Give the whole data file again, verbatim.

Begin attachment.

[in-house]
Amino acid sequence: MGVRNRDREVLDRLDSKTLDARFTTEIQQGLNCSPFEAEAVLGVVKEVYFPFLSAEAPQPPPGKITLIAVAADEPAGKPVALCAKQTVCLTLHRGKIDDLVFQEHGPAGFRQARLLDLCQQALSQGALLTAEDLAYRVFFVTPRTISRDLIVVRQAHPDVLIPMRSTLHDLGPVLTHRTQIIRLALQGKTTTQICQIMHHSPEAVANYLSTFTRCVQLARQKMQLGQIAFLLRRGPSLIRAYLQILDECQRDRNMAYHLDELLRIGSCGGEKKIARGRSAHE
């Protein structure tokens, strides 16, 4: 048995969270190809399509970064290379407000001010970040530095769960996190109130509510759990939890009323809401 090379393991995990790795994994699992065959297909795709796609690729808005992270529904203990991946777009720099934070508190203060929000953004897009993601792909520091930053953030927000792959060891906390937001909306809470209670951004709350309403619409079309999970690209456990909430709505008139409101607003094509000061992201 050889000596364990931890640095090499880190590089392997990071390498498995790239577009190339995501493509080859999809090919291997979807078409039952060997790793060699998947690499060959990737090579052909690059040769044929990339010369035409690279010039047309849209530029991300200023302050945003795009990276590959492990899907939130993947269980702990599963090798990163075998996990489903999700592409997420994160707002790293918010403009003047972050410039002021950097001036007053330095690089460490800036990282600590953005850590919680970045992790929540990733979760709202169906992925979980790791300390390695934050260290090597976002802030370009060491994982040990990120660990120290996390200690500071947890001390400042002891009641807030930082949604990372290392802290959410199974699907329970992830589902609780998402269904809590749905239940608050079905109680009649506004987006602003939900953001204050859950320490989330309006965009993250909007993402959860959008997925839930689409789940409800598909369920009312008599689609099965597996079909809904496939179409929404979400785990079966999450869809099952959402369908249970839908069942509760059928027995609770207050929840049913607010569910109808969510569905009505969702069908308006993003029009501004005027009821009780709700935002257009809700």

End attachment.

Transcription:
[in-house]
Amino acid sequence: MGVRNRDREVLDRLDSKTLDARFTTEIQQGLNCSPFEAEAVLGVVKEVYFPFLSAEAPQPPPGKITLIAVAADEPAGKPVALCAKQTVCLTLHRGKIDDLVFQEHGPAGFRQARLLDLCQQALSQGALLTAEDLAYRVFFVTPRTISRDLIVVRQAHPDVLIPMRSTLHDLGPVLTHRTQIIRLALQGKTTTQICQIMHHSPEAVANYLSTFTRCVQLARQKMQLGQIAFLLRRGPSLIRAYLQILDECQRDRNMAYHLDELLRIGSCGGEKKIARGRSAHE
């Protein structure tokens, strides 16, 4: 048995969270190809399509970064290379407000001010970040530095769960996190109130509510759990939890009323809401 090379393991995990790795994994699992065959297909795709796609690729808005992270529904203990991946777009720099934070508190203060929000953004897009993601792909520091930053953030927000792959060891906390937001909306809470209670951004709350309403619409079309999970690209456990909430709505008139409101607003094509000061992201 050889000596364990931890640095090499880190590089392997990071390498498995790239577009190339995501493509080859999809090919291997979807078409039952060997790793060699998947690499060959990737090579052909690059040769044929990339010369035409690279010039047309849209530029991300200023302050945003795009990276590959492990899907939130993947269980702990599963090798990163075998996990489903999700592409997420994160707002790293918010403009003047972050410039002021950097001036007053330095690089460490800036990282600590953005850590919680970045992790929540990733979760709202169906992925979980790791300390390695934050260290090597976002802030370009060491994982040990990120660990120290996390200690500071947890001390400042002891009641807030930082949604990372290392802290959410199974699907329970992830589902609780998402269904809590749905239940608050079905109680009649506004987006602003939900953001204050859950320490989330309006965009993250909007993402959860959008997925839930689409789940409800598909369920009312008599689609099965597996079909809904496939179409929404979400785990079966999450869809099952959402369908249970839908069942509760059928027995609770207050929840049913607010569910109808969510569905009505969702069908308006993003029009501004005027009821009780709700935002257009809700």